Monday, September 3, 2007

Loyc design issues

It's been fun designing Loyc, but boy, I've got a lot left to think about.

Right now I'm trying to figure out how to allow extensions to activate and deactivate statements based on arbitrary contextual criteria. One unanswered question is whether statements should have access to their parent node (ICodeNode) during parsing. The main problem with allowing it is that the parent nodes are, in general, not yet fully parsed when the child nodes are parsed, and it may be tricky to design convenient, reasonable, non-cumbersome semantics for the incomplete parent nodes. I'm leaning toward requiring only that the type Symbol of parent nodes be made available. Probably some other kind of context than the parent node ought to be available, such as symbol tables. In some languages, notably C++, symbol tables are considered necessary for correct parsing, although there are usually ways around such problems; for example I think FOG can parse C++ without them. Still, even if symbol tables aren't needed to parse, it often makes sense to build symbol tables during parsing. But in Loyc I also want to separate concerns as much as possible in order to maximize code re-use. By separating out the code for building symbol tables,
  1. it should be easier to add artificial (aka synthetic) nodes to symbol tables
  2. people can parse code without building symbol tables, which is nice if, for whatever reason, the symbol tables are not needed.
But I digress. There's lots of unresolved issues and I'd just like to summarize the ones I can think of...
  • There may be a lot of statements allowed from a lot of different extensions, perhaps hundreds, and the set of available statements may vary with every new block that opens. I'm planning to give statements full control over parsing their contents, including nested statements, but there will be a conventional way that statements can give control back to the language style. So the questions are
    • How to efficiently modify the set of available statements (I decree the split infinitive to be perfect English :P).
    • How to allow statements to specify when they are available. Arbitrary criteria should be possible but the most common case(s) should be easy for the user (i.e. extension writer) to use and should perform well. Or maybe the problem should be reconsidered as follows: how can block statements (that contain other statements) specify what categories of other statements they can contain?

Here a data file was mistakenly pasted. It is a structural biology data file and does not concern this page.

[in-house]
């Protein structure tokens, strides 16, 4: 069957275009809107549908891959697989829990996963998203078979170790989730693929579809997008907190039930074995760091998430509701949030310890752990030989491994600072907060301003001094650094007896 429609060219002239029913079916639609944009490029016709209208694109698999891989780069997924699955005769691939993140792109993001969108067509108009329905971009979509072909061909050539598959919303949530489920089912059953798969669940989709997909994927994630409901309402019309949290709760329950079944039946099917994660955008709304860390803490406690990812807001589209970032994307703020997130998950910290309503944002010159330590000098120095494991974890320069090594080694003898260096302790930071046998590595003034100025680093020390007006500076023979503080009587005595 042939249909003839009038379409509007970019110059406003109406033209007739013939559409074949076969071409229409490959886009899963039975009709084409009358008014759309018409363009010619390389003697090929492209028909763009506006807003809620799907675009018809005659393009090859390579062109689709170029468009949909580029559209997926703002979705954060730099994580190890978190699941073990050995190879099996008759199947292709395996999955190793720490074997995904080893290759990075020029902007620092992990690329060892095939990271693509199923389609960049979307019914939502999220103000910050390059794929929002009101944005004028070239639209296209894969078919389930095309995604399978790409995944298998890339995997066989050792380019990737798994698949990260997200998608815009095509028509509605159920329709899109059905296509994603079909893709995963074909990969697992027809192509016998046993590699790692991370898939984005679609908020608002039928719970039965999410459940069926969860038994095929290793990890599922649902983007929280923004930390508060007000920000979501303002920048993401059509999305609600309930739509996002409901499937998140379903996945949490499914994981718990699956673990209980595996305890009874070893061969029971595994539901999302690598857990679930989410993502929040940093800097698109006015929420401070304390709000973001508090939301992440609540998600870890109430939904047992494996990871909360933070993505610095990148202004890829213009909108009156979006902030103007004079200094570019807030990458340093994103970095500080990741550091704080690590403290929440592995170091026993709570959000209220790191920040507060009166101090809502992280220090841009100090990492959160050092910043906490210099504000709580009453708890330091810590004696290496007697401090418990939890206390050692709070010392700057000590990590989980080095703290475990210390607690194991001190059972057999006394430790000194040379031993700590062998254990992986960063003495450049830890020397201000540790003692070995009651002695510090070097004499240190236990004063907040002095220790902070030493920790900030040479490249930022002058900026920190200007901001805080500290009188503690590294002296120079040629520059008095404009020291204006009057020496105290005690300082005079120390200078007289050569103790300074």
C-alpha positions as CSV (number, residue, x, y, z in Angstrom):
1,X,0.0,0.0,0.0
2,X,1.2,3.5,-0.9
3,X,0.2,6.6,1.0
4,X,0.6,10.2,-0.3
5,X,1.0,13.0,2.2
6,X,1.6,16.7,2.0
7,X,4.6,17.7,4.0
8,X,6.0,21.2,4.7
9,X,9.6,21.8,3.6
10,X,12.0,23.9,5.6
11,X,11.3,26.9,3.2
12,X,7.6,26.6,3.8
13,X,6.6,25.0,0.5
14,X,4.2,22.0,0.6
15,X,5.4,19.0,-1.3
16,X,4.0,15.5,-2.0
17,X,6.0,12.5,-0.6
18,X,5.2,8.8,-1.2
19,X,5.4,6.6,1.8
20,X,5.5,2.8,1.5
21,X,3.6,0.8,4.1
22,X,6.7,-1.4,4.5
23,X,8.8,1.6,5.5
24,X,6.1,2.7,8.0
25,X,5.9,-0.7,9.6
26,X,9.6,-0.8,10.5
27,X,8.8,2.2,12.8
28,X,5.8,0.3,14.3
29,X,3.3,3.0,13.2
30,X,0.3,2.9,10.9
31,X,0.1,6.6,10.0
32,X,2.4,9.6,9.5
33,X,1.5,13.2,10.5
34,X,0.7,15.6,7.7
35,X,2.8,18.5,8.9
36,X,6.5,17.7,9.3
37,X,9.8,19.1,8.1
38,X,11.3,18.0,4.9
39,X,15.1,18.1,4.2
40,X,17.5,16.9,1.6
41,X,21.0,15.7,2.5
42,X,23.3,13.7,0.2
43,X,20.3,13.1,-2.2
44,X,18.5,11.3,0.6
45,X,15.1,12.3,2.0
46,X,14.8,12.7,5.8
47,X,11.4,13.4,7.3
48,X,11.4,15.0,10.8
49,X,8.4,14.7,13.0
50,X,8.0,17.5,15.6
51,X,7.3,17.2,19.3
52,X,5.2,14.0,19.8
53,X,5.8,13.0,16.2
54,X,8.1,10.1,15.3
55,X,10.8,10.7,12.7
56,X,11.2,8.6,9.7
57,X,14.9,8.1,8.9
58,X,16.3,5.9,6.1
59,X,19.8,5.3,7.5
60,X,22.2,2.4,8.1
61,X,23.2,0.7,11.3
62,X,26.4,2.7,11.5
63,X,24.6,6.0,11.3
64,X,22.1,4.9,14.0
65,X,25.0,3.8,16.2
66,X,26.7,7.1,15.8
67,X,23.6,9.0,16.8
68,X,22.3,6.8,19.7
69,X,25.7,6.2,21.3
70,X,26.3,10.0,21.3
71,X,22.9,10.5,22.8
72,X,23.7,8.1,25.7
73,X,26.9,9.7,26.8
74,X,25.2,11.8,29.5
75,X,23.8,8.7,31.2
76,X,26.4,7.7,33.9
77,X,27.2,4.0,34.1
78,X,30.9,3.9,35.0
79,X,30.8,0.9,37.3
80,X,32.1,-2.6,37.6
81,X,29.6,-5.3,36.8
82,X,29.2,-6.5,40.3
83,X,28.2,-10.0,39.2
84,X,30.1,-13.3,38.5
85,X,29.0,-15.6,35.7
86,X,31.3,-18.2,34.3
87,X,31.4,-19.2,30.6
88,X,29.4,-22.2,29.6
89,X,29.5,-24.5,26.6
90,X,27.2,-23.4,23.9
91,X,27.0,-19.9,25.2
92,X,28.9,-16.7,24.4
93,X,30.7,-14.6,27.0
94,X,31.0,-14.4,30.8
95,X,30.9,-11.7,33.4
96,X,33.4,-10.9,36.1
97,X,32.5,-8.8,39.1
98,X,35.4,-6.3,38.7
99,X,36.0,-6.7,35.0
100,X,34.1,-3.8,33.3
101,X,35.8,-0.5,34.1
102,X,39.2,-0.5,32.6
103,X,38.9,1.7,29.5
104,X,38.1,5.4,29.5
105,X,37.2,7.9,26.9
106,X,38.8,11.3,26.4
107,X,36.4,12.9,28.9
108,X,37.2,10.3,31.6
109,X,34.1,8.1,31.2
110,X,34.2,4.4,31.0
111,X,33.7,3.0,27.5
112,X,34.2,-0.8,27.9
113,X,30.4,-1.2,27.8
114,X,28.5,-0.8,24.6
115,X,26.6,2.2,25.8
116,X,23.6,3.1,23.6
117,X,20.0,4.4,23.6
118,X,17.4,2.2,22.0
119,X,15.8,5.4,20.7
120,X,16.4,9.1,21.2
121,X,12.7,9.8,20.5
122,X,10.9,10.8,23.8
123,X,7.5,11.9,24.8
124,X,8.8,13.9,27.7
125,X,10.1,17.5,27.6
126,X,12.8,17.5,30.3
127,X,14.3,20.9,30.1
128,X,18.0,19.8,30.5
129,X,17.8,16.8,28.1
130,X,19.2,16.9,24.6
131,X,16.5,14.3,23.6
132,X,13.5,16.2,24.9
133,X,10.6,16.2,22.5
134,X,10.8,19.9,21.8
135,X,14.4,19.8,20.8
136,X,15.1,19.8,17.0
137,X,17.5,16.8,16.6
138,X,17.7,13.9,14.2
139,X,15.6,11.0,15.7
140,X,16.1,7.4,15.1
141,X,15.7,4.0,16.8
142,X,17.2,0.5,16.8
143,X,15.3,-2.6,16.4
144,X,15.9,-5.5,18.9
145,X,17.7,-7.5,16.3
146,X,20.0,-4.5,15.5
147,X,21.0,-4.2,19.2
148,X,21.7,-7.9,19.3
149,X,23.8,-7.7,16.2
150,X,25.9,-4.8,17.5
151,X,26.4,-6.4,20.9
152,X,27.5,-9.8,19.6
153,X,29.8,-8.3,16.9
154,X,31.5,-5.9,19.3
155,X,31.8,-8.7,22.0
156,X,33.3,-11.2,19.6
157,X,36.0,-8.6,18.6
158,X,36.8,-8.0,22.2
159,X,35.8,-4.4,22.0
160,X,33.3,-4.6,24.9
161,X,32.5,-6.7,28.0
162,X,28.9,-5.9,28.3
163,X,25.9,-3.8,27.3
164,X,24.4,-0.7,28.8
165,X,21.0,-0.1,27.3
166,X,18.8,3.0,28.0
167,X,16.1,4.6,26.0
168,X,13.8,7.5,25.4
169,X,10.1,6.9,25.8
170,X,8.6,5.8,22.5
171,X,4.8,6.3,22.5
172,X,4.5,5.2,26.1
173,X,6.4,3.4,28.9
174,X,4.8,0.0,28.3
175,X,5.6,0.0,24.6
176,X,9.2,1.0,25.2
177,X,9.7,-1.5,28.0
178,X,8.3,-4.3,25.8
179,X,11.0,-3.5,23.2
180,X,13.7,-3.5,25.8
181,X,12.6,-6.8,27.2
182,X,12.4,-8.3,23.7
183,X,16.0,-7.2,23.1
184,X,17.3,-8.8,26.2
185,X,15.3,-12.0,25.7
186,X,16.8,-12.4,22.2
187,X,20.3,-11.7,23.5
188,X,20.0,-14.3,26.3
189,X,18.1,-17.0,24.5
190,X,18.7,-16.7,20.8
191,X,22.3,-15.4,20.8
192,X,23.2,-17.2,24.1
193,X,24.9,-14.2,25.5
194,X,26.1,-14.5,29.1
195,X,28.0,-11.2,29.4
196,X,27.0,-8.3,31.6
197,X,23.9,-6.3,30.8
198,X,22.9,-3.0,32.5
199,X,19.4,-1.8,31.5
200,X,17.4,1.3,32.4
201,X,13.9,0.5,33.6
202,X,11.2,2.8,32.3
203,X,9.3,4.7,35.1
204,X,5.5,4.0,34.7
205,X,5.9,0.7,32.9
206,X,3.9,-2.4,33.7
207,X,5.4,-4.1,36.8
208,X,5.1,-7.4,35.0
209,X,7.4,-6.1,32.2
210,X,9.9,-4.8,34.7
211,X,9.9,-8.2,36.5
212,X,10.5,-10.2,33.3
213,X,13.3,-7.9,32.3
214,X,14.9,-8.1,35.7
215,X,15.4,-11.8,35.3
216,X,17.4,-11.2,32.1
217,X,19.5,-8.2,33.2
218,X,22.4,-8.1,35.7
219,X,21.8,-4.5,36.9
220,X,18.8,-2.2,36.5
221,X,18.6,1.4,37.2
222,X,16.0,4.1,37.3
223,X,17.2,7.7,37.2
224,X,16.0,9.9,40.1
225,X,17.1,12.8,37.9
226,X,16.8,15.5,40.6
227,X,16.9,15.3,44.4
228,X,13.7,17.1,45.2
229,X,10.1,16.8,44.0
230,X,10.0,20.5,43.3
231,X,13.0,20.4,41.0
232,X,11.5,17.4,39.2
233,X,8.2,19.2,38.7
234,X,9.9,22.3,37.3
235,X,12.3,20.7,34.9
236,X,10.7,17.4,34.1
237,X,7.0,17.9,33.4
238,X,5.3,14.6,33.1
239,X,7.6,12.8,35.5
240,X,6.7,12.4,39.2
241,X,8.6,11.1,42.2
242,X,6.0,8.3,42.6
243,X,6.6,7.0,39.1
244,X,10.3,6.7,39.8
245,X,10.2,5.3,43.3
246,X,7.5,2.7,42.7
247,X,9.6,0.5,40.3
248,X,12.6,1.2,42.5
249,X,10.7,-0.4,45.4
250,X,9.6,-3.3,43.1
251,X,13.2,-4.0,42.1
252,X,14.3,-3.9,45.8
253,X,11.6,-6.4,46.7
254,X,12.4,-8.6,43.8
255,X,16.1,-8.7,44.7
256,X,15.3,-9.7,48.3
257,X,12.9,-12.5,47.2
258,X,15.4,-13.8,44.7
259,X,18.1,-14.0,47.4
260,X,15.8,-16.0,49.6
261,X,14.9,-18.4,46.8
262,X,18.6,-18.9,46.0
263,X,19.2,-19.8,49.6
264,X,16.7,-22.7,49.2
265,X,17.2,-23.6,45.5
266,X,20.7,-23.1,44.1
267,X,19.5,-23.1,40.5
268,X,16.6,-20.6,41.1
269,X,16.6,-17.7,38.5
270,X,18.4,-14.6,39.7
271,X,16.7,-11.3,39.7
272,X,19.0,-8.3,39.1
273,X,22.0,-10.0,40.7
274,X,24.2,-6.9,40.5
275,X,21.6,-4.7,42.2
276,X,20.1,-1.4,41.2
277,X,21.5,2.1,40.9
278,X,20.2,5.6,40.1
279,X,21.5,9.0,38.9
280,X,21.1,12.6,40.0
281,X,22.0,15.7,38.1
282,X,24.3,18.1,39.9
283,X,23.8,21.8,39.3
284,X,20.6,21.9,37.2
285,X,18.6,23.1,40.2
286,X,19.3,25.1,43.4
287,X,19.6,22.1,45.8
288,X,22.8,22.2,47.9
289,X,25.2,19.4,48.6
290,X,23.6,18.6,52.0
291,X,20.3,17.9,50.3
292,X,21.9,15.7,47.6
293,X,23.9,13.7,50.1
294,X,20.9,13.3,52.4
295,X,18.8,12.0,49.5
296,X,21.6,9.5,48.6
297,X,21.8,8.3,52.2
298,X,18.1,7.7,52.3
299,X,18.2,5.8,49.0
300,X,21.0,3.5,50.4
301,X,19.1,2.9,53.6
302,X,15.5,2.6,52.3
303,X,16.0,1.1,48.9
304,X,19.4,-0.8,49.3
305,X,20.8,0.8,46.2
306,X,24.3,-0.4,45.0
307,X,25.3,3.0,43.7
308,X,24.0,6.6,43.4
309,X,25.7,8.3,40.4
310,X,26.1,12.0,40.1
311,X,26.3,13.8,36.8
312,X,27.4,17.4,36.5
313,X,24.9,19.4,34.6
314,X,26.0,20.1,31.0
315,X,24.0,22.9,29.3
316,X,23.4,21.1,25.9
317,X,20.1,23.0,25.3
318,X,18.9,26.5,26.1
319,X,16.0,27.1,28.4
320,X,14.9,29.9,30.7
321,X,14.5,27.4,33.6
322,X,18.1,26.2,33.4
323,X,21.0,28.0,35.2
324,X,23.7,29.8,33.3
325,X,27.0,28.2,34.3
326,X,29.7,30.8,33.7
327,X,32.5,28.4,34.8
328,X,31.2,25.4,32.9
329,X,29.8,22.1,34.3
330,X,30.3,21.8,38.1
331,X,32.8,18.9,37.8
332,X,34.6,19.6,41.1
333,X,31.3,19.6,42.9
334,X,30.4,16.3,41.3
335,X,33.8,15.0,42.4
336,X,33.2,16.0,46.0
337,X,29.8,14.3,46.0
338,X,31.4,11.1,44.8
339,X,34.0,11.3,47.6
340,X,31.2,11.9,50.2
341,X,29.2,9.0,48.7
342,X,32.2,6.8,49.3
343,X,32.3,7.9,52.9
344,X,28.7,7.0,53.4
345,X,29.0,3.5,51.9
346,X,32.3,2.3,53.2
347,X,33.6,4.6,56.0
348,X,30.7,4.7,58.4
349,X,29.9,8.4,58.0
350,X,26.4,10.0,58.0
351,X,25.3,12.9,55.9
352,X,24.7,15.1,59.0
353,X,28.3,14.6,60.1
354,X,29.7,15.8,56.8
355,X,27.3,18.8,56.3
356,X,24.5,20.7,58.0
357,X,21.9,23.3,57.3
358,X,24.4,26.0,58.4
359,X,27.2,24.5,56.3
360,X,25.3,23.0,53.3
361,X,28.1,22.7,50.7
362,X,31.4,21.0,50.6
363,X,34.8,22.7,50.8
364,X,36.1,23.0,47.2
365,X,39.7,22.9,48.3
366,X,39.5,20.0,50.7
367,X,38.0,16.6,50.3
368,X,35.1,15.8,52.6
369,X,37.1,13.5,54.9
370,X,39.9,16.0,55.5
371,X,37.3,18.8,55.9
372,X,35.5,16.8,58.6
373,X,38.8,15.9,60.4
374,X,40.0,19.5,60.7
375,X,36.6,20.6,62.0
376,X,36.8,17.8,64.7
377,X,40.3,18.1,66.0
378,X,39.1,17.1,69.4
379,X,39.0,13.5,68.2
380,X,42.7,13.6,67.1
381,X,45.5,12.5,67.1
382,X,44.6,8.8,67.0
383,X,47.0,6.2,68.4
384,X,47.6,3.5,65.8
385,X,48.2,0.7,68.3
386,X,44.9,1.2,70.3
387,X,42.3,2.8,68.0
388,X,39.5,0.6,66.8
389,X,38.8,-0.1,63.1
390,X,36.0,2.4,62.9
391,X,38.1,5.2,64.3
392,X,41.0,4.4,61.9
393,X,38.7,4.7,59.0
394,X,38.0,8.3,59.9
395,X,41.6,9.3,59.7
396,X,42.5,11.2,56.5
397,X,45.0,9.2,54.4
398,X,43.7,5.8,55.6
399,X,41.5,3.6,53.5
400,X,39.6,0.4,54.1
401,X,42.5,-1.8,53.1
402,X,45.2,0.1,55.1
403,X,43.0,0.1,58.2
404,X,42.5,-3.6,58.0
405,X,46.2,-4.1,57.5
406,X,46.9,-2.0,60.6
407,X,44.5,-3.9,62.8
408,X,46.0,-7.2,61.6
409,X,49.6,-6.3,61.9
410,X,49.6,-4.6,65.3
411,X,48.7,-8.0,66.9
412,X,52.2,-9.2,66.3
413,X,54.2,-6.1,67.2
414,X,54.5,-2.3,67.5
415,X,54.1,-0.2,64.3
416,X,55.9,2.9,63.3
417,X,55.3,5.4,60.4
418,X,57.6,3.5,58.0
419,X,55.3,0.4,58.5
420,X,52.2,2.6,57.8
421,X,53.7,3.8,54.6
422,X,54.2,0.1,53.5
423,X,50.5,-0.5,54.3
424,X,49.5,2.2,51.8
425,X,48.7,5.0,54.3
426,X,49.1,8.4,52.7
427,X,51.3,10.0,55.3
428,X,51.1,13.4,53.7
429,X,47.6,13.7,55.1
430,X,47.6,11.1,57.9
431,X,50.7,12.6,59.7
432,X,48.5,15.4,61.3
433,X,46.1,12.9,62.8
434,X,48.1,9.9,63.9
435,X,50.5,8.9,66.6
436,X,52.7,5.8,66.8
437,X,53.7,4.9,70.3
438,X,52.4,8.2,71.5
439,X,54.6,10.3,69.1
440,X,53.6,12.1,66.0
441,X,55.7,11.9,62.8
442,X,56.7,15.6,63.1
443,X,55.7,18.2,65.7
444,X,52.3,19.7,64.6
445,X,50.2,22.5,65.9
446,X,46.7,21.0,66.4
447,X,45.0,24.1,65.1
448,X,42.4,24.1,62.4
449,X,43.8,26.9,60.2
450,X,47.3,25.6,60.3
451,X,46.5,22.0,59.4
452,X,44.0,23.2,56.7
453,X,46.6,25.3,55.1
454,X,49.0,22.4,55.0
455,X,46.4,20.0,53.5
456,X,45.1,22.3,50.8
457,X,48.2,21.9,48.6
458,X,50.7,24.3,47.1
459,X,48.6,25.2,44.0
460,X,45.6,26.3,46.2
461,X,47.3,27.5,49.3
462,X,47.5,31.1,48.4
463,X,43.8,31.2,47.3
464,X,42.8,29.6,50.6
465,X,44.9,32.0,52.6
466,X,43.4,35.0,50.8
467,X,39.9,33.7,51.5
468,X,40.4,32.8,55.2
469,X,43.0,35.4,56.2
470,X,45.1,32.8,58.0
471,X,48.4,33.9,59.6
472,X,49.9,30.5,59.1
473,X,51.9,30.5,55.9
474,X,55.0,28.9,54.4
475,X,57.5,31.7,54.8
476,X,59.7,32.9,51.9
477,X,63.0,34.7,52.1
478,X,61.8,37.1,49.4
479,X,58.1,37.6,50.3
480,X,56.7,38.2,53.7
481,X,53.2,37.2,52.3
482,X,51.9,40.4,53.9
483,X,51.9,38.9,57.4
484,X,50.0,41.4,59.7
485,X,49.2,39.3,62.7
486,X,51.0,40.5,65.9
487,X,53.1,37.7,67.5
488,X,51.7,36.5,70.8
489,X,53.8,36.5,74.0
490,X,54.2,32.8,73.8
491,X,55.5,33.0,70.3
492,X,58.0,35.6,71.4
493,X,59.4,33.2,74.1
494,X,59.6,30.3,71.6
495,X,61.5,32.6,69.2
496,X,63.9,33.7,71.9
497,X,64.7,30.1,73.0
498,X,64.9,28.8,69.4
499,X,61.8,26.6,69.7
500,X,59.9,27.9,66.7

• How to provide the language style with enough control over how parsing operates that the original language spec can be supported under the Loyc extensible parsing model.
  • Similar concerns apply to operators. There may be hundreds of operators available in a program, but not all at once. Availability may be moderated by the parent statements and parent expressions.
  • Note to self: I need to introduce a new kind of OneOperatorPart that represents the edge of the expression. This would be a prerequisite to custom-syntax function calls such as Line(from x, y to x+10, y+10).
  • What kind of context information should be available during statement and expression parsing? Certainly the type Symbol of parent and grandparent nodes... but some statements may only be available if a certain custom attribute was used on the statement or a parent statement, so I think the set of attributes for parent/grandparents should be available too. And maybe availability based on attributes should be a standard feature, a criterion upon which Loyc activates/deactivates the statements automatically. But as I've said, providing the parent ICodeNode seems like too much to ask. I suppose it could be provided optionally.
  • As I mentioned above, there are two ways to look at how statements are allowed to be nested inside other statements. You can either have the substatements specify what they can be located inside of; or, the parent statement can say what kind of substatements it can contain. Should Loyc support both approaches?

Now consider this. Suppose somebody writes an "unless-else statement" extension:
unless (x < 0)
return new StringBuilder(x);
return new StringBuilder();
and somebody else writes an extension for "macro methods" which can be "instantiated" as normal methods:
macro(T) T Abs(T x) {
unless (x < 0) return x;
else return -x;

instantiate(int) Abs; // create method int Abs(int)
instantiate(long) Abs; // create method long Abs(long)
instantiate(float) Abs; // create method float Abs(float)
instantiate(double) Abs; // create method double Abs(double)
You can see that the macro method statement should be able to parse all statements that belong inside a method, and the "unless" statement should be allowed in the same places an "if" statement is allowed. You can see that if the "macro method" had to specify explicitly the kind of statements it supports, or if the "unless" statement had to specify explicitly the allowable parent nodes, then there is no way the two extensions could work together if neither author knew about the other's extension.

Therefore, I think statements should grouped by "category", where categories are classes of statements like "method body statements", "class body statements", "loop statements", "block statements", "conditional statements", etc. I suspect categories will be important for extensibility because they can allow statements to work together that are not aware of each other.

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